How does your retail store experience look like? Do your customers spend time with offered products? What products do they care about?
Retail management struggles daily with these questions wanting to find out how to increase sales.
To find out what products customers would potentially be interested in means giving them the freedom to walk around the store floor. Waiting lines can be an obstacle if not managed effectively.
Simply put, queues keep people pinned to a certain spot in a room. This takes away the opportunity to spend more time by going around the room to look at additional products they could be buying.
Customer experience scenarios
Lets assume a client comes into a store with a specific request. After she has selected what she came from, she either:
- stands into a waiting line when no staff is free to serve her or
- signs up for a virtual line and goes around the store to have a second look until she will be served.
The first option forces her to stand still amongst other buyers, leaving her to spend time by playing with her phone or thinking about where the world is heading towards.
The latter gives her time to take another look around the store and make sure she didn’t miss anything or discover new products she had no idea even existed.
Be mindful to use clear notifications how next customer is called. This will reduce your visitors worry of missing ones turn. Customer can see freely what the store offers.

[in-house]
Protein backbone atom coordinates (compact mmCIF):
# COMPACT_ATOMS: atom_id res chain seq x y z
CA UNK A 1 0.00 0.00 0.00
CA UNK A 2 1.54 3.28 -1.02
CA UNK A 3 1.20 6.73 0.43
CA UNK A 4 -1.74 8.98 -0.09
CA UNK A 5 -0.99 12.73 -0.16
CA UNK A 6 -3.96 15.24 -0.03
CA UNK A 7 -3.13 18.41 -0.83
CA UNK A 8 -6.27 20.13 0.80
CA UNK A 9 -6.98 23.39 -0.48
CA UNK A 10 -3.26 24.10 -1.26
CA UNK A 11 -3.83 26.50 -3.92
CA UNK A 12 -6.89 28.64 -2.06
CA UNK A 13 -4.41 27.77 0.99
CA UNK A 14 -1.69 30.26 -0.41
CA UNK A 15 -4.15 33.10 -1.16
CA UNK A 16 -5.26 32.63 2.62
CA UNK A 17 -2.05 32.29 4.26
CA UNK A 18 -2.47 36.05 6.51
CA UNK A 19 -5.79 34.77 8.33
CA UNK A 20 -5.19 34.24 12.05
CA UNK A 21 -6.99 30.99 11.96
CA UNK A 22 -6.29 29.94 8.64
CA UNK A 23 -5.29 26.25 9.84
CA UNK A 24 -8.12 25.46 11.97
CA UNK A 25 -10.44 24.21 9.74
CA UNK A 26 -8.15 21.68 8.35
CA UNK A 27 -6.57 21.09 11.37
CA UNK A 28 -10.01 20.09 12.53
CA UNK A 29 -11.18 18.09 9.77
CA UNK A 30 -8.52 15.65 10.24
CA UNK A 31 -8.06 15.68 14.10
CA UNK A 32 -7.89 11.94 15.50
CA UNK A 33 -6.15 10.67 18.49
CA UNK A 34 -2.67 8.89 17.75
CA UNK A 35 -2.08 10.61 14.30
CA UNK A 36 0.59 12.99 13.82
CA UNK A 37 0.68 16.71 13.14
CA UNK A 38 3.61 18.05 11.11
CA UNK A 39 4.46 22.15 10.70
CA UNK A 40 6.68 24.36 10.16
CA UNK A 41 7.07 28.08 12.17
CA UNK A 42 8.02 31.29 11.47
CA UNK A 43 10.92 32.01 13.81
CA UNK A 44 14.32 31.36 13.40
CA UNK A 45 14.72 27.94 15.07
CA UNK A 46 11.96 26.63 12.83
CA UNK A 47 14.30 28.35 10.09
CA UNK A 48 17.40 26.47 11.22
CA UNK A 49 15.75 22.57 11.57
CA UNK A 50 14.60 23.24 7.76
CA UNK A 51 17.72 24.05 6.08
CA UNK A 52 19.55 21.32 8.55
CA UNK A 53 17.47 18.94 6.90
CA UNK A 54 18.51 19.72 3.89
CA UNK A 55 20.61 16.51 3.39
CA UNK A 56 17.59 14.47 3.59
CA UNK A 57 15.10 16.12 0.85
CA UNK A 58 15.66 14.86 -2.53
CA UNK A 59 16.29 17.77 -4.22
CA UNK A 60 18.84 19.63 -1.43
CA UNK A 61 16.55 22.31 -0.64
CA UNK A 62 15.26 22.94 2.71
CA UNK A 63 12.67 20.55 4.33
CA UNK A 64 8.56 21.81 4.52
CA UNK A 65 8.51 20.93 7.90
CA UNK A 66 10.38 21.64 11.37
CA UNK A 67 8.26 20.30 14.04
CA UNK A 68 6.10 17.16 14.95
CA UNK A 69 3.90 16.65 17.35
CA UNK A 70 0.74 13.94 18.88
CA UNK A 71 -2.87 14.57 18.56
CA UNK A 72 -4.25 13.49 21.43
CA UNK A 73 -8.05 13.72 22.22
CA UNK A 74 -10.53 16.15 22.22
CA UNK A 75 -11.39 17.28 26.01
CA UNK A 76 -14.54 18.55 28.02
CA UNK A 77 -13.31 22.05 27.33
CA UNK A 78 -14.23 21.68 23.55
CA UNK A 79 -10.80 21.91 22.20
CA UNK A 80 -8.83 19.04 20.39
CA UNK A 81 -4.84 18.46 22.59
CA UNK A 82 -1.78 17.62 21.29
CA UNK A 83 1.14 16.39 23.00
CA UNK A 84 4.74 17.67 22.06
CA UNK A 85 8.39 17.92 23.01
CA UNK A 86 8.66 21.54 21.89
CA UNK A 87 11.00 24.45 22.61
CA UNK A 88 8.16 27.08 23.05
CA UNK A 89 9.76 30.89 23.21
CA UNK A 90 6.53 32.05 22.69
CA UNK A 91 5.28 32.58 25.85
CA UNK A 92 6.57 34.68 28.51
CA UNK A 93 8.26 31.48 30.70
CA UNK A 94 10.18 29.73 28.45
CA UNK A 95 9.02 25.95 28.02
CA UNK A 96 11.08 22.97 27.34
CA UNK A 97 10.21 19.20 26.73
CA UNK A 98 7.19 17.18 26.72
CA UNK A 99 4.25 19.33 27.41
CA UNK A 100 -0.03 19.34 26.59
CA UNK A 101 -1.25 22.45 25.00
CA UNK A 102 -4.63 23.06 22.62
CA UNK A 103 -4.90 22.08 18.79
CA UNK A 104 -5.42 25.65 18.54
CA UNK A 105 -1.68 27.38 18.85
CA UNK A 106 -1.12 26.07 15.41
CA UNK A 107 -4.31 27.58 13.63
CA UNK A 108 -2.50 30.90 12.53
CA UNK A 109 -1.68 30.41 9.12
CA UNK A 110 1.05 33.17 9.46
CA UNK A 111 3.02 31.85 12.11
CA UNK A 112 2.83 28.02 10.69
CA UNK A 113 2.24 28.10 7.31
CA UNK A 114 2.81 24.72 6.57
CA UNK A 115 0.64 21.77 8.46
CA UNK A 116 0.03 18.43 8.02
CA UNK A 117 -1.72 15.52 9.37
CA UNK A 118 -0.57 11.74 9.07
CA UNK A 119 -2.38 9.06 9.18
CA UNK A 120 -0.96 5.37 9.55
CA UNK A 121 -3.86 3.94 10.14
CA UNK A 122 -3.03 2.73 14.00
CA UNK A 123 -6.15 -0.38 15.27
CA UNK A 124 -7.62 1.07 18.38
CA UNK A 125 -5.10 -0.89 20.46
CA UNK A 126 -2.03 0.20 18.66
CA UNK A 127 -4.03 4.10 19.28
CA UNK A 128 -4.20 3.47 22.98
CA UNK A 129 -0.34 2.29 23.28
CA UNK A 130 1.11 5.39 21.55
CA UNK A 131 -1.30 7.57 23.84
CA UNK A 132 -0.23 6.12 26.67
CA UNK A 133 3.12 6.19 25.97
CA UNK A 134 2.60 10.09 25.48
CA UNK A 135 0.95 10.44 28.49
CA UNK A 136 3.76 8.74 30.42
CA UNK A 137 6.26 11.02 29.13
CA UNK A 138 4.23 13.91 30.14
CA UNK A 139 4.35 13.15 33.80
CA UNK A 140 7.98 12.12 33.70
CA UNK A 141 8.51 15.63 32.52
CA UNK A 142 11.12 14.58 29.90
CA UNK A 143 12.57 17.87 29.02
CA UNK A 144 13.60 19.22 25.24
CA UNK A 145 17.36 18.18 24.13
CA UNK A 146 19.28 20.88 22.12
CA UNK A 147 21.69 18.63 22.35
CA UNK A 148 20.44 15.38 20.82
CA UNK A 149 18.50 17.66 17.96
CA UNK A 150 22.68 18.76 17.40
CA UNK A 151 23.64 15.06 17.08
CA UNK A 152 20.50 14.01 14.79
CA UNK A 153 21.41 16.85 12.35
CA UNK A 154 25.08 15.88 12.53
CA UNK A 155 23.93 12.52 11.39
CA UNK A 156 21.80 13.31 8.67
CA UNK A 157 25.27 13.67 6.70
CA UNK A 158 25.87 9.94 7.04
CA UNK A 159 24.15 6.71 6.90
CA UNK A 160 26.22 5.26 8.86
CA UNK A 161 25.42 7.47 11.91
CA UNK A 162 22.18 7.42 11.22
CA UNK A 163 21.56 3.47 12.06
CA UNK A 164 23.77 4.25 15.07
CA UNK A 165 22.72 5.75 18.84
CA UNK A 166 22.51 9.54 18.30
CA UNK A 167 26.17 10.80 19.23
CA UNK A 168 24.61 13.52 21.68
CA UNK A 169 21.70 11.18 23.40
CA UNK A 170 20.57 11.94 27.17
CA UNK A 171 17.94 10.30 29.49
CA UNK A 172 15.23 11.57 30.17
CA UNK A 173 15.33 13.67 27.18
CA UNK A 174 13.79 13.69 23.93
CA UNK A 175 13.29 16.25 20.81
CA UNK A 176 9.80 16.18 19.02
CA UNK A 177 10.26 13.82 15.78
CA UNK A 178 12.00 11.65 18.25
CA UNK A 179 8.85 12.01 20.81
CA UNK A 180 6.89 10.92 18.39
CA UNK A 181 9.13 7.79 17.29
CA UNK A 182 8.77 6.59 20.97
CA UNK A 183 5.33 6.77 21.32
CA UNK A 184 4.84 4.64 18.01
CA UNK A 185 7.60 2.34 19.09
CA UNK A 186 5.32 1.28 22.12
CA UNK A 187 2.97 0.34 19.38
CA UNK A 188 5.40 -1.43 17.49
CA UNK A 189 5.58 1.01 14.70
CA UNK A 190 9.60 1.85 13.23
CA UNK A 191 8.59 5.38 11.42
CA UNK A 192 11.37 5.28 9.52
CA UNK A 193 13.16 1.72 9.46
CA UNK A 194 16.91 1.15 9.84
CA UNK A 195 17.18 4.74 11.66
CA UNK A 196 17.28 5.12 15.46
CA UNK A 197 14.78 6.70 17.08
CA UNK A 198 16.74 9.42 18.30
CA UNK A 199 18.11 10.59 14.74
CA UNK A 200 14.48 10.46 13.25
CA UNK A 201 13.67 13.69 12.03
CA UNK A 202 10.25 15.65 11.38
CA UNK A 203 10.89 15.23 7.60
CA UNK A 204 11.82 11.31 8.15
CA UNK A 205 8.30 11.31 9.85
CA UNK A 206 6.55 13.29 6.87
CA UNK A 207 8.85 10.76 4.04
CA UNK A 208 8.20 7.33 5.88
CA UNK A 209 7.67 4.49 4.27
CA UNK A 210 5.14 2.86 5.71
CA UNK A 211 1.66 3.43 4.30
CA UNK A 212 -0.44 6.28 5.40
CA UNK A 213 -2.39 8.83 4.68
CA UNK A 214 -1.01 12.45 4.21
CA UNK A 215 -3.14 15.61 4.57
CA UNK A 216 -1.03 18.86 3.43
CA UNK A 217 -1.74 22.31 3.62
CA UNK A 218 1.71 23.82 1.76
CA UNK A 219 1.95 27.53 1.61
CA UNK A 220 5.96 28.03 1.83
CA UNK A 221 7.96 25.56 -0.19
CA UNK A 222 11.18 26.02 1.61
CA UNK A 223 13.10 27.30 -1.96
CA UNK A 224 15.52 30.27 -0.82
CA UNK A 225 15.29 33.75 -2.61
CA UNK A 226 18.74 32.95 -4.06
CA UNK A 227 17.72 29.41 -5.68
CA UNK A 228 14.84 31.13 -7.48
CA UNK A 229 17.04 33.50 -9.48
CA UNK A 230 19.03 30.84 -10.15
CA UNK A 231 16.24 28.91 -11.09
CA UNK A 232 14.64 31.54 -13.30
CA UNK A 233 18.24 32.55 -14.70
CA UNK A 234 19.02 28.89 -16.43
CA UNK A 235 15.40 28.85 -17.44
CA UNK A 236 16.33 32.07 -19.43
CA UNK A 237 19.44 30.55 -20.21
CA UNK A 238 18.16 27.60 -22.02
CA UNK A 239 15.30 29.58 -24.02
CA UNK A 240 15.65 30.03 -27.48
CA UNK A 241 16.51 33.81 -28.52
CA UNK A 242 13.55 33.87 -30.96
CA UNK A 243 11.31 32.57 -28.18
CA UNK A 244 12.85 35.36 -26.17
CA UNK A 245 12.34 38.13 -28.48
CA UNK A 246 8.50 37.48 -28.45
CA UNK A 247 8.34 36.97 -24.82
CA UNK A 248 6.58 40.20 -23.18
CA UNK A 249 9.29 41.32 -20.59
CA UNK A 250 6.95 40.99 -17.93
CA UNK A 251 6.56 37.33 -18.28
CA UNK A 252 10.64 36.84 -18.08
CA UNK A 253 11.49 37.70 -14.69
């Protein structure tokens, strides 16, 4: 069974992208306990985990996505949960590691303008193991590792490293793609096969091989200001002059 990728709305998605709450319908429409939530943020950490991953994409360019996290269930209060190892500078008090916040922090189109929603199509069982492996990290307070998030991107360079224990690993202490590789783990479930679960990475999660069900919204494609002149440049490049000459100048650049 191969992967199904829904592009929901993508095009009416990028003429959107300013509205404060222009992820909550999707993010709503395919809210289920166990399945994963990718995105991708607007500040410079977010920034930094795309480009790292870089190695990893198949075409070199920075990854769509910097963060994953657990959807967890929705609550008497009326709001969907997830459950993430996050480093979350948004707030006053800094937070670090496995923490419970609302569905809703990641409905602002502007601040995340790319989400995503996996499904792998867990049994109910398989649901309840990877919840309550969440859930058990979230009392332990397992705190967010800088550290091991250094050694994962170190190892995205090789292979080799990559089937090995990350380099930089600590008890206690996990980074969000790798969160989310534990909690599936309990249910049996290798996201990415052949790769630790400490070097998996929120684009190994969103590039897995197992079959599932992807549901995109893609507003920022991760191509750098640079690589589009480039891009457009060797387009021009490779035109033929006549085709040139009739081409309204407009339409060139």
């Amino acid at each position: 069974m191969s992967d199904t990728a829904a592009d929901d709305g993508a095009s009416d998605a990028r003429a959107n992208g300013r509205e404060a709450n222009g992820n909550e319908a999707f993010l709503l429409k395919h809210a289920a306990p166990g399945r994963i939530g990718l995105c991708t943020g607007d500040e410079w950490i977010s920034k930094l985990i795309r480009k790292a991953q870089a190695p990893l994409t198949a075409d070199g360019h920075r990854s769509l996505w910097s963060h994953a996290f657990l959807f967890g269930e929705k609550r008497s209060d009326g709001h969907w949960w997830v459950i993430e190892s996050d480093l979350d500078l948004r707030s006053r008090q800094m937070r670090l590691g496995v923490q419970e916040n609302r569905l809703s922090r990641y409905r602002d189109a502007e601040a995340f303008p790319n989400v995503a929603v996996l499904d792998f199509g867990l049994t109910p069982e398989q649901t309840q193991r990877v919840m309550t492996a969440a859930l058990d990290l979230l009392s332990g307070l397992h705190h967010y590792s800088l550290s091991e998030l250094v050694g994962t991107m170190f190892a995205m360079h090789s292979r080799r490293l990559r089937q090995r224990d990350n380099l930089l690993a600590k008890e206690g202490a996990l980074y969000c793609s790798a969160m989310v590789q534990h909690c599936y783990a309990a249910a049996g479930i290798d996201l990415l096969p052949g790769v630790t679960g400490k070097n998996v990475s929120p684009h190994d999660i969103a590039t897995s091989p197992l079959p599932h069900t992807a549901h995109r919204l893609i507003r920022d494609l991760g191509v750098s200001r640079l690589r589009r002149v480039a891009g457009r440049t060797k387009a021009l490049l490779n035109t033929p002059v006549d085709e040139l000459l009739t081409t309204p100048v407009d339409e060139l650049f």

In this simplified scenario, a small change from physical queues to effective virtual queues might lead to a increase in bottom line - just by letting your customers know that they are taken care of.
Follow these steps to retail success
If possible, use this as a team exercises. This gives you as a retail manager or in other roles a chance to share ideas. Service staff spend immense amount of time directly interacting with the customer. They might have valuable input.
Write down a short answer for the following questions:
- How do your customers move around in your store?
- What are the main spots they spend more time?
- How does your staff approach customers?
- Come up with quick and simple improvement ideas for each question.
- Have an experiment.
Do this constantly to achieve results. Don’t worry about the results of the experiments initially. Doing this process weekly or monthly builds a culture for improvement and contributes to long term success.
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